the Standard will be fine. Another great alternative, is the IBJL version. Chinese made

(most I've seen are excellent), with American parts, and electronics/pickups. Around

$775-800 w/case...at most good dealers. MF and GC are at $999.00...but, you can Do

better, price wise, than that...probably even from them. ;>)

 

CB

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YES! But' date=' it's a LOT more expensive, too. American parts, pickups, and finishing!

The wood patterns vary, a bit...not really "birdseye"...that I've seeen, anyway.

Will have good/great re-sale value, over the standard Casino, as well. But, if you're

more a player, than collector, and have a limited budget, or have no real intent on re-selling,

the Standard will be fine. Another great alternative, is the IBJL version. Chinese made

(most I've seen are excellent), with American parts, and electronics/pickups. Around

$775-800 w/case...at most good dealers. MF and GC are at $999.00...but, you can Do

better, price wise, than that...probably even from them. ;>)

 

CB[/quote']

 

Thanks mate. I'm a player so might default to the "standard". Could afford the Lennon, but will probably play both tomorrow and make a decision as a player first.

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Thanks mate. I'm a player so might default to the "standard". Could afford the Lennon' date=' but will probably play both tomorrow and make a decision as a player first.[/quote']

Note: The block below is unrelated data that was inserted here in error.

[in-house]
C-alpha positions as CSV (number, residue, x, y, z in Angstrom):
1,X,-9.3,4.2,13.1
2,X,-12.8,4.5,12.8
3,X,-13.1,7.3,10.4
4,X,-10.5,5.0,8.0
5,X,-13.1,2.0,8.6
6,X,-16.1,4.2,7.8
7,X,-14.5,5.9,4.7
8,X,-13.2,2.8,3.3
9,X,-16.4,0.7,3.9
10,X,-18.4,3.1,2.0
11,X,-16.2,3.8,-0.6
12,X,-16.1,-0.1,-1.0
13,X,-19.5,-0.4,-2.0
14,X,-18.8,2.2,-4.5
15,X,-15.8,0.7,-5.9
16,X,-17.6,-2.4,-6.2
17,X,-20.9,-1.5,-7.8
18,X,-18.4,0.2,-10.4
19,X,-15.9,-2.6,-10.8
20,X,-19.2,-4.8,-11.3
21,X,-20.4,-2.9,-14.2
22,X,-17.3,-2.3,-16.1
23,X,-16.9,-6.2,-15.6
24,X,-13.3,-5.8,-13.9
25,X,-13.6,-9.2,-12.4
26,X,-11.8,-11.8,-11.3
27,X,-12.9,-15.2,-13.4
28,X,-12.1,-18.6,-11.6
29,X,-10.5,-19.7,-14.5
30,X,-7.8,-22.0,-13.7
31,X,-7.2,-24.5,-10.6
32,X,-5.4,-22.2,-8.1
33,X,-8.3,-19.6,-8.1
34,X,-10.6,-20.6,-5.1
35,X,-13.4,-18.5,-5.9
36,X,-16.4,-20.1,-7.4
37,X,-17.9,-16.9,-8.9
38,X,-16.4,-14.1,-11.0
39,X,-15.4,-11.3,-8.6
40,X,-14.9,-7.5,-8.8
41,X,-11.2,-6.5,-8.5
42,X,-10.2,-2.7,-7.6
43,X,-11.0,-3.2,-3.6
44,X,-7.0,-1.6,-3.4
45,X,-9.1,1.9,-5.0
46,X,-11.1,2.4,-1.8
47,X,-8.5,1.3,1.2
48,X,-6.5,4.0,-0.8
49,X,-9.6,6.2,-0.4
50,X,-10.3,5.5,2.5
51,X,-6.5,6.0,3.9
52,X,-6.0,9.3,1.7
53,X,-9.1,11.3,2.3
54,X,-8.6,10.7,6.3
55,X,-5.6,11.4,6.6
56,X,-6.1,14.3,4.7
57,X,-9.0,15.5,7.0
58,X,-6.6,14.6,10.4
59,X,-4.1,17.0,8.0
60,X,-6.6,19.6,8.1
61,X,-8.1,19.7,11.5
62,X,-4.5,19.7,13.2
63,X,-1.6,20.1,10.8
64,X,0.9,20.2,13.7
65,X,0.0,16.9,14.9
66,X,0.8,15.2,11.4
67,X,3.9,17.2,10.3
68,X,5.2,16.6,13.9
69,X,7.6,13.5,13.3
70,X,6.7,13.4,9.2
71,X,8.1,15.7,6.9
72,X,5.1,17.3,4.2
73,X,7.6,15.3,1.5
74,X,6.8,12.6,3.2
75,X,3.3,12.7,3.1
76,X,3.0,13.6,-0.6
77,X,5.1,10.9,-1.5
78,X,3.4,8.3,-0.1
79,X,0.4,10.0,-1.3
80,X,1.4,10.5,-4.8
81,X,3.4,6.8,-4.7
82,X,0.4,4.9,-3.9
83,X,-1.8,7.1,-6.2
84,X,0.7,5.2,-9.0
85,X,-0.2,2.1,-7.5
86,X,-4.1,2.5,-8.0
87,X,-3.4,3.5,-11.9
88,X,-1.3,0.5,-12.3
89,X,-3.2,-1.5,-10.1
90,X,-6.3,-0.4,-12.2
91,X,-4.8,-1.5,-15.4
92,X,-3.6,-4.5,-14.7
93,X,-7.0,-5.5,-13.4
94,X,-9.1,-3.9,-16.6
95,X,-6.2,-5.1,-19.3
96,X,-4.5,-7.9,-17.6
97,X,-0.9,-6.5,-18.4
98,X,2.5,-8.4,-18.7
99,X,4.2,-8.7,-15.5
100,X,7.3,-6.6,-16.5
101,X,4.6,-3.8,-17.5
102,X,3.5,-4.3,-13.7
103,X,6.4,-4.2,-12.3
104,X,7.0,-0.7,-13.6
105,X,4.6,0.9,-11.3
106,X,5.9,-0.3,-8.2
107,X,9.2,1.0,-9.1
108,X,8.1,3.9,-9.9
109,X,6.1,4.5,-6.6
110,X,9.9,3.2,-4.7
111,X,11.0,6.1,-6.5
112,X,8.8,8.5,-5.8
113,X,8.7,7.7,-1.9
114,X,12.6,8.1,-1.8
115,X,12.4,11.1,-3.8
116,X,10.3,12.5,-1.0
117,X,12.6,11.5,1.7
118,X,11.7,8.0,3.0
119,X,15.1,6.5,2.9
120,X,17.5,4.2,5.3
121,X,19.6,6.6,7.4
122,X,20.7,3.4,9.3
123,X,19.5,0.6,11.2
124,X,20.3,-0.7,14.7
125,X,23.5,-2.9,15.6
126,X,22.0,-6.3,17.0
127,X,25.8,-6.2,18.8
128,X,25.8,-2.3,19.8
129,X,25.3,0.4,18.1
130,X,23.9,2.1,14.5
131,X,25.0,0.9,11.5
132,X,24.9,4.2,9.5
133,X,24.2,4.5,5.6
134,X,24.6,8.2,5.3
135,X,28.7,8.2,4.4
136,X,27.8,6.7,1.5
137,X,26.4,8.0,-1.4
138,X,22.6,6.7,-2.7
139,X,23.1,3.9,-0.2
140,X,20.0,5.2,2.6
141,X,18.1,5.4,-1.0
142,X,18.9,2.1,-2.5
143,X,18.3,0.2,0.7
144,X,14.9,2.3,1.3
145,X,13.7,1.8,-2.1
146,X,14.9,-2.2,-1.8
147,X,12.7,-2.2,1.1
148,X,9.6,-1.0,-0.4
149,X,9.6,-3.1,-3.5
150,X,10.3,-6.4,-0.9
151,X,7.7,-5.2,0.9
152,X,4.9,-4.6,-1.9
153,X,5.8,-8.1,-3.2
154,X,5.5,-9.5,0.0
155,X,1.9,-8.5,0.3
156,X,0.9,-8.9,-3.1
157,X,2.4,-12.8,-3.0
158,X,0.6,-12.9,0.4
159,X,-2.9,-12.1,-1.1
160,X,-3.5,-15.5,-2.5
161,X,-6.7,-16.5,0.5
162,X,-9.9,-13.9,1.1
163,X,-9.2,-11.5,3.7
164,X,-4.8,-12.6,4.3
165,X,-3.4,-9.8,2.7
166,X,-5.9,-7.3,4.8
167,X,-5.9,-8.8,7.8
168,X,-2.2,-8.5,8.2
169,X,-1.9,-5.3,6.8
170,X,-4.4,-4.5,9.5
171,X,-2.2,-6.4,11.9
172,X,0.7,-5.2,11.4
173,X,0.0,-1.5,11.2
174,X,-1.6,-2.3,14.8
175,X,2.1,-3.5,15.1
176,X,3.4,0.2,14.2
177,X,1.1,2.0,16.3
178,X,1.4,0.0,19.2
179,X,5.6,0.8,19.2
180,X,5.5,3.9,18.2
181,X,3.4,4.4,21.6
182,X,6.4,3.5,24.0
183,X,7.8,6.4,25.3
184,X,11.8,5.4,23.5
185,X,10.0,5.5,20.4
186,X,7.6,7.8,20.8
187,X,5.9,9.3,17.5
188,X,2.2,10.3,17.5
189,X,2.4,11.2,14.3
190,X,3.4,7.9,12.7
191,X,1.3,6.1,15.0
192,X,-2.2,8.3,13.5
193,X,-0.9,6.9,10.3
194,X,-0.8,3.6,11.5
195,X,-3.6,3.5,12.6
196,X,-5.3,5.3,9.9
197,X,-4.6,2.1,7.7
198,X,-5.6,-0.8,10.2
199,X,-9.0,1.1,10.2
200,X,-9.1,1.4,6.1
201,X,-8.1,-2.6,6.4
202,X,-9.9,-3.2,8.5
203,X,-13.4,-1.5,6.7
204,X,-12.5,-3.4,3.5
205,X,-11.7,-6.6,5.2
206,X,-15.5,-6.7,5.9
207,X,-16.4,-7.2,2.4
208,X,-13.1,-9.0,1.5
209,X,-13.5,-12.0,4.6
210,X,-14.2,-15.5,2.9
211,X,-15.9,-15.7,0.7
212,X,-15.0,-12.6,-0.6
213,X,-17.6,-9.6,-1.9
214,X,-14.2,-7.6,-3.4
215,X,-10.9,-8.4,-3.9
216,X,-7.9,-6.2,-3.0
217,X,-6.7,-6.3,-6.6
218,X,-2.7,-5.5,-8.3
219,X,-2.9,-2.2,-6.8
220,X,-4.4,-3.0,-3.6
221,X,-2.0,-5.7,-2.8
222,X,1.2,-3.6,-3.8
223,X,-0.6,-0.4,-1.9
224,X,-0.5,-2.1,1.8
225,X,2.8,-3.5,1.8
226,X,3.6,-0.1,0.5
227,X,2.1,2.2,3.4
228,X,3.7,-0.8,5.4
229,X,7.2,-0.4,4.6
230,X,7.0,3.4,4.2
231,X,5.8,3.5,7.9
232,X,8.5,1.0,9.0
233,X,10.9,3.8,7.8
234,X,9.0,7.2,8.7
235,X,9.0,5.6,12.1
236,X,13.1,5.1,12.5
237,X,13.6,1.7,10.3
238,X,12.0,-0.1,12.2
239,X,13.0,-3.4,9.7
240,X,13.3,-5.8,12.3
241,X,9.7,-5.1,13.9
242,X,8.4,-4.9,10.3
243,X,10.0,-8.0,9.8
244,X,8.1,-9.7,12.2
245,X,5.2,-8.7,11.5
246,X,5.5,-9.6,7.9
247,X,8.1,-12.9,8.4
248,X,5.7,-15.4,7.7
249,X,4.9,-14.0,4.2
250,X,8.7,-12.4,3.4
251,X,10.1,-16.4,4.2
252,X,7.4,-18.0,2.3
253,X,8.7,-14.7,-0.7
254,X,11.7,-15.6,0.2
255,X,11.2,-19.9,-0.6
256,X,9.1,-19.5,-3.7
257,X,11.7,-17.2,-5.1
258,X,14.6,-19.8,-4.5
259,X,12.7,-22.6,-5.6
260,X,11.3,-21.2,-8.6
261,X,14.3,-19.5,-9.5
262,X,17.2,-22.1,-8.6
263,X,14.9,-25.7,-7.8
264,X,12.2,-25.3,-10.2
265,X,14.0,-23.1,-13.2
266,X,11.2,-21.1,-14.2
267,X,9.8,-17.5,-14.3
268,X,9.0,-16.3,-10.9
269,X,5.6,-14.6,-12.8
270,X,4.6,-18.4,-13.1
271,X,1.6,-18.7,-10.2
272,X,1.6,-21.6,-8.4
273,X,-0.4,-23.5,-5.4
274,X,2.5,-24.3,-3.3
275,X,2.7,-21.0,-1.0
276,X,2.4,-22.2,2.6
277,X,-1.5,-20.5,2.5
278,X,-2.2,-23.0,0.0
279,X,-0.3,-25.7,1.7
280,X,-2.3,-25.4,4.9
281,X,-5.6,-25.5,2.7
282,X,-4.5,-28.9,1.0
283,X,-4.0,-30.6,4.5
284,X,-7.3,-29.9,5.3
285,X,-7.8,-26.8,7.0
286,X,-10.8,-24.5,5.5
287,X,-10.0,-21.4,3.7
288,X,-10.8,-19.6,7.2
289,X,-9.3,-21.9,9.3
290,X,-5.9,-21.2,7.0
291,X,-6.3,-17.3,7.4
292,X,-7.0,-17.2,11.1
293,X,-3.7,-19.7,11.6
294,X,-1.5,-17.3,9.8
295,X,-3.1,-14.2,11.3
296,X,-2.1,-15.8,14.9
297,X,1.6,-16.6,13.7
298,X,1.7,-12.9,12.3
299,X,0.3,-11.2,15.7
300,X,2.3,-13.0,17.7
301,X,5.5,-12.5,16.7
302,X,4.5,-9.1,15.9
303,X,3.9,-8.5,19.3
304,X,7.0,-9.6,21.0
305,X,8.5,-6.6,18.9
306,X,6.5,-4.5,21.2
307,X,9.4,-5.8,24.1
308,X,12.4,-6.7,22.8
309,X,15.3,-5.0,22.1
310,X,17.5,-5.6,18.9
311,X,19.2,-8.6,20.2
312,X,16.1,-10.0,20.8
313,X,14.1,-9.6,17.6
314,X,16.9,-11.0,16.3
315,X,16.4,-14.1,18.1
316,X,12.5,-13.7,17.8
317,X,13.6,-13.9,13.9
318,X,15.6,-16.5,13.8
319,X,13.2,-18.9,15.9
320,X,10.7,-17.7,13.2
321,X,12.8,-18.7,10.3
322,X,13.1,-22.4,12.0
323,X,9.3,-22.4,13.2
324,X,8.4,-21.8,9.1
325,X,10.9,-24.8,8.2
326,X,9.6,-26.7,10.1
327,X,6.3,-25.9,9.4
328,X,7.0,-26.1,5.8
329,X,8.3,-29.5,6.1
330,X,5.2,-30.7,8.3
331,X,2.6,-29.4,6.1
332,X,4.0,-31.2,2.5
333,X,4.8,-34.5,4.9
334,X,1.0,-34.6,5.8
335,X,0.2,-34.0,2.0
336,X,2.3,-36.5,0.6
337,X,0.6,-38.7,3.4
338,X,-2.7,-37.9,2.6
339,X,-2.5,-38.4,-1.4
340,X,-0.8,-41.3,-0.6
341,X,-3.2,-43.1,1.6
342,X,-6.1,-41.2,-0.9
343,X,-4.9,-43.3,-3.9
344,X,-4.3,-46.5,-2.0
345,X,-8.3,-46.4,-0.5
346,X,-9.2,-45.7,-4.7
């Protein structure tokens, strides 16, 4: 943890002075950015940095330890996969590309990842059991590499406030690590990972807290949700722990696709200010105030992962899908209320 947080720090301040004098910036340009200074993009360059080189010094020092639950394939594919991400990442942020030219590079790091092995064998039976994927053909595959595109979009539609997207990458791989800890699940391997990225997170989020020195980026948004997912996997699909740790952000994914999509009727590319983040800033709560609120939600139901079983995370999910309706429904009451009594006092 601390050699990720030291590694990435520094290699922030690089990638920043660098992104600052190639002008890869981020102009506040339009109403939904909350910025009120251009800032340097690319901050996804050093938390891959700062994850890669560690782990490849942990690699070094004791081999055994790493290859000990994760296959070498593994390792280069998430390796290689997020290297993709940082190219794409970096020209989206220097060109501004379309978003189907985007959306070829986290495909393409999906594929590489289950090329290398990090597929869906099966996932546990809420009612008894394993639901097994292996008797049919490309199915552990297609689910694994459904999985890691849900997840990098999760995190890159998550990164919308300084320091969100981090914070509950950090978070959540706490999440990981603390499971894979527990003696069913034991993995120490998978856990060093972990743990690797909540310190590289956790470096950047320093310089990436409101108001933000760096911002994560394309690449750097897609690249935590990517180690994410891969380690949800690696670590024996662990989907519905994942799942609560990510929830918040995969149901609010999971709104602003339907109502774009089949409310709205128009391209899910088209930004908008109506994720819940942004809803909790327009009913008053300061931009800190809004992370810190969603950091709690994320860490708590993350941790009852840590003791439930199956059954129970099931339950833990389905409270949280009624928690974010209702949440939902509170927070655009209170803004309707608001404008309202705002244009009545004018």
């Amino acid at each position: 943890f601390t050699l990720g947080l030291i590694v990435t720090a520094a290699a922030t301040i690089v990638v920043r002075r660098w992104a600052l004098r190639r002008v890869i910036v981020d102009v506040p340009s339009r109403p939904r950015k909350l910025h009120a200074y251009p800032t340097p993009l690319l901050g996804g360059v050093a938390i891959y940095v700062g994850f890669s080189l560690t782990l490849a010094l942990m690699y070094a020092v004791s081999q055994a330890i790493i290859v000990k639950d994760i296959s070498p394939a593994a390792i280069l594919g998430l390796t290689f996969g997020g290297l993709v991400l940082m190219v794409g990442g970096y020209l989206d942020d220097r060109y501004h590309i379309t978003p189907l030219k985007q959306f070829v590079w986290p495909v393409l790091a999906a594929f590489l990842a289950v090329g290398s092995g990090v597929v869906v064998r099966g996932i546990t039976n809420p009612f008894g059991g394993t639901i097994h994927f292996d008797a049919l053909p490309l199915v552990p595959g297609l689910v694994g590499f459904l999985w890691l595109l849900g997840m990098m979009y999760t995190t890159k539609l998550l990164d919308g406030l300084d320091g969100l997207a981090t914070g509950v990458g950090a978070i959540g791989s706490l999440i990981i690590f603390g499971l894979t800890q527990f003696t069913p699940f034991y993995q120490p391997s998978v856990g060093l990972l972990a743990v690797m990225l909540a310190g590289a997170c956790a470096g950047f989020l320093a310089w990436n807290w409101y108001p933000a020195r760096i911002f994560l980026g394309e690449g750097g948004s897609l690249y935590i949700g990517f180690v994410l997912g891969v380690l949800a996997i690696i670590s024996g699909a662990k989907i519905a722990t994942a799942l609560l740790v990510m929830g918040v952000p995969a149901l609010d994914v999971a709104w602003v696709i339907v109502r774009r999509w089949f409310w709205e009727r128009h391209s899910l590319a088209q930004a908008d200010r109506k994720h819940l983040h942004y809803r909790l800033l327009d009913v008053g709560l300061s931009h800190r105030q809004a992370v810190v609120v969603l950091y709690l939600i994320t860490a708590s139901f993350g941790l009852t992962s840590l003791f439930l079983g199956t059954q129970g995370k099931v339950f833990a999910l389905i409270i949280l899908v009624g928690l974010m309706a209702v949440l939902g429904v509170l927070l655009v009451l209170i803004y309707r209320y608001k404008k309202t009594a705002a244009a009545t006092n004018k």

Well, if you can (really) afford the Lennon one, you can't do better, than that..on a Casino!

So...??? But, yeah...play 'em both. I dare say the Lennon one will (probably) win you

over?! LOL! Good luck, either way!

 

 

CB

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The secret to the Casino is tweaking it to create something you are happy with, not trying to bend it to your needs. If you have a specific pedal set up/amp etc way of playing then the casino might not fit into that but if you want to play a cool, comfortable lightweight guitar that packs a lot of punch which can test your patience but also unveil the beauty of an unconventionl setup (i.e not hollow/humbukers solid/single coils) then you could discover something qite brilliant or unique.

 

It's not for everyone but i couldn't live without it. if you can affrd it then by the John Lennon Inspired by... unless you're not a 60s fiend. but if not, why buy a casino????

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Stewart,

I have to disagree with some of the others' responses. My experiences were with a Sorrento, but it's basically the same guitar. I ended up reluctantly selling it because it wasn't the tool for the job.